The Germans also do not have any weapon which approximates our "bazooka" (rocket launcher AT). Wide use is made of antitank rifle grenades and stick bombs may be fired from the 37-mm antitank gun. Both types of infantry howitzers fire hollow-charge ammunition.

d. Infantry Battalion:

The infantry battalion consists of a battalion headquarters with communication section, three rifle companies and one machine gun company as above. The battalion has also the trains mentioned previously.

(1) General Description

Battalion receives support from the regimental units such as howitzer company, antitank company, engineer platoon etc.

Each of the three infantry battalions within the infantry regiment is a miniature regiment. The battalion is likewise organized on the principle of tactical self sufficiency. It consists of a headquarters with communication section, three rifle companies of three platoons each and a machine-gun company containing 12 machine guns on the heavy mount, together with six 81-mm mortars.

[German Infantry Battalion]

Each rifle company has 12 light machine guns, about 135 rifles, three antitank rifles, three light (50-mm) mortars, 16 submachine guns and a number of pistols. As mentioned previously, the company is composed of three platoons. Each platoon has four rifle squads with one light machine gun each and a light mortar squad with one 50-mm mortar. The antitank rifles are with the company headquarters. One man in each squad is equipped with a rifle grenade discharger which fires both anti-personnel and armor piercing grenades. Thus, in the platoon, there are both flat-trajectory weapons (rifles and machine guns) and high-trajectory weapons (light mortars and anti-personnel grenades fired from rifle-grenade dischargers). Each squad leader, platoon leader and company commander of rifle companies carries a submachine gun.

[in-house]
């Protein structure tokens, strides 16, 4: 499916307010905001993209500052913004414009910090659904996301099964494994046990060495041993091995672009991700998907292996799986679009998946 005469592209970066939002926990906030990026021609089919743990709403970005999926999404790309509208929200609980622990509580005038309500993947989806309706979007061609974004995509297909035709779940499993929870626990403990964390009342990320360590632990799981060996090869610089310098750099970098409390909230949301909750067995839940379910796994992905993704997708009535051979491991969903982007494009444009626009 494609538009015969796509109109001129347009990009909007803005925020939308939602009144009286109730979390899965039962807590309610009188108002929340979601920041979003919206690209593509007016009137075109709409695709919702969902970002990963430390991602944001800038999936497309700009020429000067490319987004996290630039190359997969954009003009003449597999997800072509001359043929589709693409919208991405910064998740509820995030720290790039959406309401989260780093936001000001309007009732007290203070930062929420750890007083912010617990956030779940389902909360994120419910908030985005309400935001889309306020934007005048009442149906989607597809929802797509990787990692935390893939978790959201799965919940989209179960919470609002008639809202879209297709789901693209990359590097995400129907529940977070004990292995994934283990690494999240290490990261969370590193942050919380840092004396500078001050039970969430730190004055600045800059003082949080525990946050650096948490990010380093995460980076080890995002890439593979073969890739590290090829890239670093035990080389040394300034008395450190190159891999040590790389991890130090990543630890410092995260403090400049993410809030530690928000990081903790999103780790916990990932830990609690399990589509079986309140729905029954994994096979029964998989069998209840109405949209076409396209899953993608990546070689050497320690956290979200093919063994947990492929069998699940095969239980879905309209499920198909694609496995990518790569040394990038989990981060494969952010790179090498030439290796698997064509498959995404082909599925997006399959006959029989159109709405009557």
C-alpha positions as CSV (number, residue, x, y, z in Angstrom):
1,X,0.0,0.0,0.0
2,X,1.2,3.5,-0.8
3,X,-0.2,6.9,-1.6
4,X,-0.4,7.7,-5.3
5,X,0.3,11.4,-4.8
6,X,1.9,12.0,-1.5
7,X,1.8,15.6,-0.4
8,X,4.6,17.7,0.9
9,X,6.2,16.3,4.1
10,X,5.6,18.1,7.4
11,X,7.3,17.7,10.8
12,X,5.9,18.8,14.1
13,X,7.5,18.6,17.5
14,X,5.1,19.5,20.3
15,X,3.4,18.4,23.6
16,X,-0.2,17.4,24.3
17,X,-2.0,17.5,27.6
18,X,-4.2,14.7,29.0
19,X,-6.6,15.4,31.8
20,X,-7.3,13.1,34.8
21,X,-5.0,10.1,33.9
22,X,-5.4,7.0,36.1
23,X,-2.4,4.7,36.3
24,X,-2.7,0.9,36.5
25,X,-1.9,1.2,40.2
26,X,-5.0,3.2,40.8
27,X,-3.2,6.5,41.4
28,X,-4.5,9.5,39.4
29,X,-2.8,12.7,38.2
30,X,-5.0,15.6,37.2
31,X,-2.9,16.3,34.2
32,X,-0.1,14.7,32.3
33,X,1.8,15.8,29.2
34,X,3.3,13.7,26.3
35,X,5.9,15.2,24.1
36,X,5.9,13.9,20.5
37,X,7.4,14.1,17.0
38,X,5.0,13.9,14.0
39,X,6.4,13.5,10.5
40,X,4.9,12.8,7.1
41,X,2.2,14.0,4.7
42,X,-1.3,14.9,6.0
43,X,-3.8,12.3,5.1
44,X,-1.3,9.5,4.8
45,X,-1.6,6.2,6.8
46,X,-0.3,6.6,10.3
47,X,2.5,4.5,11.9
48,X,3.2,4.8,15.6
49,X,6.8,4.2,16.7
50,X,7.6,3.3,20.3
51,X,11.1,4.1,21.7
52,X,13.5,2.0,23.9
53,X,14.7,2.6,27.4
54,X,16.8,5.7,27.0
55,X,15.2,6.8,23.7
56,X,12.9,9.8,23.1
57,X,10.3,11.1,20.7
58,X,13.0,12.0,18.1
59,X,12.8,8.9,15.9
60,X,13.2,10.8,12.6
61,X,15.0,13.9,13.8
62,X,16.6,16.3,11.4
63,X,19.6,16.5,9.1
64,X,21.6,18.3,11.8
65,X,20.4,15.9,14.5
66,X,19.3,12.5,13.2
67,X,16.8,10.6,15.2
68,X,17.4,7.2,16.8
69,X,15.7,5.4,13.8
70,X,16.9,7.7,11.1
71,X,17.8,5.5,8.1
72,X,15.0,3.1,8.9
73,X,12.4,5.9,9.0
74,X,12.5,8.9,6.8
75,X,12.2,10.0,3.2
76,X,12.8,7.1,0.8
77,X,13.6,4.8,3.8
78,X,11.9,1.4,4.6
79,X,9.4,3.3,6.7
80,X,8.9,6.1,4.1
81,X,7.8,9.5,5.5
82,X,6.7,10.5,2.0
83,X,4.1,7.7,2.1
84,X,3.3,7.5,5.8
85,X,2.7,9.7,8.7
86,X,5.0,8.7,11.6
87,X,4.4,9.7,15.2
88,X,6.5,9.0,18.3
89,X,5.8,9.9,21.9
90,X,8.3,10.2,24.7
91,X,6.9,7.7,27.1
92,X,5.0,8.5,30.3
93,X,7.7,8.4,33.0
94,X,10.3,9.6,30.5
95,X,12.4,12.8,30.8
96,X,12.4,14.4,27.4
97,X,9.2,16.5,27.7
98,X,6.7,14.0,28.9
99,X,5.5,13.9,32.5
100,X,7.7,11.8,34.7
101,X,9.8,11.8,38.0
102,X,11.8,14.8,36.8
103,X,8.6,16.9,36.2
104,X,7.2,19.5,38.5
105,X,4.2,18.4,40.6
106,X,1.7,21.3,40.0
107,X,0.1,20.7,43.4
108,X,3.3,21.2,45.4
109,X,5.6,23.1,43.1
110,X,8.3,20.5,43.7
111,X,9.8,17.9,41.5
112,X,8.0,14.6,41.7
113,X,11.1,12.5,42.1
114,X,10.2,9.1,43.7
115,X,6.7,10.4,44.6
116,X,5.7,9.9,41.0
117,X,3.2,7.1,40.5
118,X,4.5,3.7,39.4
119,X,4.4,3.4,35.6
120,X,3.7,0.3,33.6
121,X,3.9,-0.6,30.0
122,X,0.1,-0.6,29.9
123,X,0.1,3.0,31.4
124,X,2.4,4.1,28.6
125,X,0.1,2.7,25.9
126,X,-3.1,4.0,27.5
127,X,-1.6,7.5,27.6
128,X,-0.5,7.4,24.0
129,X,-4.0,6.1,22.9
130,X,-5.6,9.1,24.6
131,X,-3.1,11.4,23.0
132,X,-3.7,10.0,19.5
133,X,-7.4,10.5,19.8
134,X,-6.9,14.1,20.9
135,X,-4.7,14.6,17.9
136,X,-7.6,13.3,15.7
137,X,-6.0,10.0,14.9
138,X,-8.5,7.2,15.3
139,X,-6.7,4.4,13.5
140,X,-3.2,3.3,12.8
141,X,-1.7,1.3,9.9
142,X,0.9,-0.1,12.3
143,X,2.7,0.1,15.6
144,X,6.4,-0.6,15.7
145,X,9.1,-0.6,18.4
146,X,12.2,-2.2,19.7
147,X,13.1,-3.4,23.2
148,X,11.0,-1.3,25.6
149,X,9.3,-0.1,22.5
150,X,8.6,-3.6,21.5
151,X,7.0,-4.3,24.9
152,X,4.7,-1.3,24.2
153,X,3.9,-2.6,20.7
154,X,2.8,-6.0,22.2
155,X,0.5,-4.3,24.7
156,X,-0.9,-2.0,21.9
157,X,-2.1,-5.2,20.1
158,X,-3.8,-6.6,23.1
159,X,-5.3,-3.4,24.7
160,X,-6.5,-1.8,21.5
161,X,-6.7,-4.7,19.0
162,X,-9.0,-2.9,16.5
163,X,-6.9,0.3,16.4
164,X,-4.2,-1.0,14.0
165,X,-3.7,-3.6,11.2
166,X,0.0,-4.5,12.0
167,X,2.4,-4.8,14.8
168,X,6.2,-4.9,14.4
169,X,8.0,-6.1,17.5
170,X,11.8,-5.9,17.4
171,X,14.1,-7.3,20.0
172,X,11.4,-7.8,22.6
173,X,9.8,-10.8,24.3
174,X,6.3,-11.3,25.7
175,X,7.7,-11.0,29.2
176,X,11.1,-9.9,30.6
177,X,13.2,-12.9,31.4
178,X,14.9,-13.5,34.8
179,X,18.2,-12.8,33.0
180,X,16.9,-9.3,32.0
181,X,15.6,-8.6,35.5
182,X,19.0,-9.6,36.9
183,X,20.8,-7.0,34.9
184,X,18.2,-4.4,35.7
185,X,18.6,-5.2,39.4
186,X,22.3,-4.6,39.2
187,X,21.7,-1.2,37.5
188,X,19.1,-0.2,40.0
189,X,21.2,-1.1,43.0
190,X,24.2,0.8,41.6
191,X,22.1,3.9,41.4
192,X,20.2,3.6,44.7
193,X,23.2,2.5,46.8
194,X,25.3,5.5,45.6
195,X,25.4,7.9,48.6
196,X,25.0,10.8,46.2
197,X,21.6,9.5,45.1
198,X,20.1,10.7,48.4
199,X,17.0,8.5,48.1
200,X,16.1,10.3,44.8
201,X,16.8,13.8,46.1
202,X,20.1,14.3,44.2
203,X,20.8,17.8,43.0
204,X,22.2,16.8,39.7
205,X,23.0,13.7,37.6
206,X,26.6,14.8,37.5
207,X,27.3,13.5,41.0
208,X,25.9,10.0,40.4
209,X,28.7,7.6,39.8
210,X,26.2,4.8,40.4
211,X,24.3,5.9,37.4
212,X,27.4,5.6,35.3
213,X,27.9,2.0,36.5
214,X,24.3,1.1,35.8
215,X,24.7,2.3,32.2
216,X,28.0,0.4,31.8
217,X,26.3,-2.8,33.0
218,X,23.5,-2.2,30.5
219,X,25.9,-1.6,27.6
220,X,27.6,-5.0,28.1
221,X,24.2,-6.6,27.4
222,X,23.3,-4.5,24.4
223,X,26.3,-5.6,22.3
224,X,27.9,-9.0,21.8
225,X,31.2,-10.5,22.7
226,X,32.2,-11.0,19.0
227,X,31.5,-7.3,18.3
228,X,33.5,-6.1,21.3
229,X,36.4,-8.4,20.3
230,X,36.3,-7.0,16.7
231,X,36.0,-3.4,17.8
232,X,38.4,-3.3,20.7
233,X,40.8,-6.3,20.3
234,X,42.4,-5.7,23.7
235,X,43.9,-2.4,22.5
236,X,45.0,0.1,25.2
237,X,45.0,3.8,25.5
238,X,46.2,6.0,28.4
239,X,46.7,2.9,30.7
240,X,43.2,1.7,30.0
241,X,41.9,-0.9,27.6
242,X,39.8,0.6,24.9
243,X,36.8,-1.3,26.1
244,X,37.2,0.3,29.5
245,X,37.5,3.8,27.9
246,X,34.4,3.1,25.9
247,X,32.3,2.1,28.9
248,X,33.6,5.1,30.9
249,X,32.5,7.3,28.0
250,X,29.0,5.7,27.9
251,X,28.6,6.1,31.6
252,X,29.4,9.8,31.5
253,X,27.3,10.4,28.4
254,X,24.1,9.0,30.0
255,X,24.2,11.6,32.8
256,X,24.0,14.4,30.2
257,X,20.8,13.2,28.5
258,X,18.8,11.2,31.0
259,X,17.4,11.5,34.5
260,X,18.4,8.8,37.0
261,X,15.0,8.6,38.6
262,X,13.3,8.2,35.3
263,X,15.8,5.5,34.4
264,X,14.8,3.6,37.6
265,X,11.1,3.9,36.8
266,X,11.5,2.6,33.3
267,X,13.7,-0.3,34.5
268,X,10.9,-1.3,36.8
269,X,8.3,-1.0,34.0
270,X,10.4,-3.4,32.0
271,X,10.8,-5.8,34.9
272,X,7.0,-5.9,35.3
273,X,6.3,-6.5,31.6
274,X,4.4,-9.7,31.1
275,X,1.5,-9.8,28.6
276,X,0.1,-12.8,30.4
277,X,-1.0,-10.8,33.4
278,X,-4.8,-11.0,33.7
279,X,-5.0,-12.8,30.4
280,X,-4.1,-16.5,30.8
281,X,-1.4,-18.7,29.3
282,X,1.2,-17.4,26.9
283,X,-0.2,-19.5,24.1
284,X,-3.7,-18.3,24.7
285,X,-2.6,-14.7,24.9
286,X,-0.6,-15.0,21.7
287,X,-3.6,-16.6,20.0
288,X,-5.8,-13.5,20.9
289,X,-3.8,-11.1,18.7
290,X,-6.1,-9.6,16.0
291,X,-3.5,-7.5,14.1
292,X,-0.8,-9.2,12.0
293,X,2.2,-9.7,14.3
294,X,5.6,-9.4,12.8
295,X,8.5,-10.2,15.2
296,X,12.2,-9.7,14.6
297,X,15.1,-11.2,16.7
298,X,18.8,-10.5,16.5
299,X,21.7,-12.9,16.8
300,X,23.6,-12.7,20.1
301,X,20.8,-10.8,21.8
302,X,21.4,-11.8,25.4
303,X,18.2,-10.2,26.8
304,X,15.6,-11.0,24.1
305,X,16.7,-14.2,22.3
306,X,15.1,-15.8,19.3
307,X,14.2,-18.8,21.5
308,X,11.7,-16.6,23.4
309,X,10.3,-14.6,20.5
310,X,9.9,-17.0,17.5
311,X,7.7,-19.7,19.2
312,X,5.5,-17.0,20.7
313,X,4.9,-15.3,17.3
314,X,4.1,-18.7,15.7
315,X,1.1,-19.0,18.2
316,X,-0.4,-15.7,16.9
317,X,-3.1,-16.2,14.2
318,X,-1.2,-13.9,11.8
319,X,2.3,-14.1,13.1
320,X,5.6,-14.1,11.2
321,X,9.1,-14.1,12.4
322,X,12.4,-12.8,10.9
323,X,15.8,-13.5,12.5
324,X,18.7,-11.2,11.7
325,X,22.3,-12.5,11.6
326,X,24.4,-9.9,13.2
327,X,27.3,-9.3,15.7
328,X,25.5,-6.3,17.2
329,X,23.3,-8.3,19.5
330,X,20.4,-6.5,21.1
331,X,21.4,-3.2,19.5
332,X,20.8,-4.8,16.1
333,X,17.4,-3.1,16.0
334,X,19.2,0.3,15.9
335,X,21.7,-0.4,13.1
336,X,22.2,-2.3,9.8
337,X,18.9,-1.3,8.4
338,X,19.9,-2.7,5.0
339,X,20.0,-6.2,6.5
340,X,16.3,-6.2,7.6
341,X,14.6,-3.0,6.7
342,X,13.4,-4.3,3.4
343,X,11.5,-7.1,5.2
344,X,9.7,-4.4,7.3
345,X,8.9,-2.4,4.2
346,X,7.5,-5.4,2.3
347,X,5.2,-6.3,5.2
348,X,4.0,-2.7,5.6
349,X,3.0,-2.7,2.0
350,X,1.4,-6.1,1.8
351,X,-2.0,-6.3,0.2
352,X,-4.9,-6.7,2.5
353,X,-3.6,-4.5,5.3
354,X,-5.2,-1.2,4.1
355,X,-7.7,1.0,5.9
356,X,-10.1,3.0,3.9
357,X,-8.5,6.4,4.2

The heavy machine guns of the machine-gun company are the same caliber as the light machine guns of the rifle companies. The guns are identical except that a bipod mount is used with the light machine gun whereas a tripod mount is used with the heavy machine gun. Thus the machine gun company is the supporting unit of the infantry battalion. Each rifle company receives heavy machine gun and mortar support from the machine gun company.